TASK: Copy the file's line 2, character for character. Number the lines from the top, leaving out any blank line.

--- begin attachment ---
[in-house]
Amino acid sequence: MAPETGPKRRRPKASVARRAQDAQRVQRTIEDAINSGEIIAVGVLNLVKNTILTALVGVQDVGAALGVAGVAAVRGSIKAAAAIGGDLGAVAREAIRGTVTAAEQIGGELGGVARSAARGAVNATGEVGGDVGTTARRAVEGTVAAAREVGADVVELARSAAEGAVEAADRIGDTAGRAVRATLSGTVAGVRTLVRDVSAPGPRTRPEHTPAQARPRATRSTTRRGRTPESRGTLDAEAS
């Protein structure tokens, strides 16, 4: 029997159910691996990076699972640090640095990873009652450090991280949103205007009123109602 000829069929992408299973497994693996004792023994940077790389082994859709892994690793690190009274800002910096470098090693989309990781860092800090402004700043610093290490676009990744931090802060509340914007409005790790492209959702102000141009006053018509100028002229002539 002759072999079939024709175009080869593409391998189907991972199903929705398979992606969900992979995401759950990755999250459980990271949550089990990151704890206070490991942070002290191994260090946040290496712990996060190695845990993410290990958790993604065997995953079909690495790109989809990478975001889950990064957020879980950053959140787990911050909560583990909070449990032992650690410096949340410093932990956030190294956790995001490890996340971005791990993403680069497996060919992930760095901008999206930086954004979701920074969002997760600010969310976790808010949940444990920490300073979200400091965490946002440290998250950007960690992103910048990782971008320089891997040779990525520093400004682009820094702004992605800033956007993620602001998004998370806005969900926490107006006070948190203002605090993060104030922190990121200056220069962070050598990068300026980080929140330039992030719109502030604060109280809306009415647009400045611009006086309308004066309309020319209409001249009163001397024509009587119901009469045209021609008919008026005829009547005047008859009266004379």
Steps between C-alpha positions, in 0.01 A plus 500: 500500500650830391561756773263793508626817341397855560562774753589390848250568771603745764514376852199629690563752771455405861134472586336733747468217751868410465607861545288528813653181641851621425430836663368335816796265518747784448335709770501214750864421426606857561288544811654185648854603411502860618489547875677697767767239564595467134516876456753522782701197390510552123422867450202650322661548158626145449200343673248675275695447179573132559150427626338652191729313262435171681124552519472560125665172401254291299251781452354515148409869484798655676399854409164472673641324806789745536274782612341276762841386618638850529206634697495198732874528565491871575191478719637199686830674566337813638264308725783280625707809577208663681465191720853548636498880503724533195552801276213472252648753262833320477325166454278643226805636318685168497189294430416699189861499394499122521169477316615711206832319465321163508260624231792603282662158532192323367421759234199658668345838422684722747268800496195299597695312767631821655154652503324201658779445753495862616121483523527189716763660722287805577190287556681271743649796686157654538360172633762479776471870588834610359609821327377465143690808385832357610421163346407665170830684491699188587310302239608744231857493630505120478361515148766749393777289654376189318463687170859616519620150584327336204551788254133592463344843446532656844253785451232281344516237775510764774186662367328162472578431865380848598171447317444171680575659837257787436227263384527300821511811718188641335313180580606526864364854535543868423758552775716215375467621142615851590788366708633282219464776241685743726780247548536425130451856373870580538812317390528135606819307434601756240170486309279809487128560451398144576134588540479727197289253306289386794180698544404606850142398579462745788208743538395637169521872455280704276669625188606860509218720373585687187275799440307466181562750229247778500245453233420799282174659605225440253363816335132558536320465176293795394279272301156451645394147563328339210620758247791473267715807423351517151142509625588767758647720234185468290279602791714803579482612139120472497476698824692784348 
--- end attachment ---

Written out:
Amino acid sequence: MAPETGPKRRRPKASVARRAQDAQRVQRTIEDAINSGEIIAVGVLNLVKNTILTALVGVQDVGAALGVAGVAAVRGSIKAAAAIGGDLGAVAREAIRGTVTAAEQIGGELGGVARSAARGAVNATGEVGGDVGTTARRAVEGTVAAAREVGADVVELARSAAEGAVEAADRIGDTAGRAVRATLSGTVAGVRTLVRDVSAPGPRTRPEHTPAQARPRATRSTTRRGRTPESRGTLDAEAS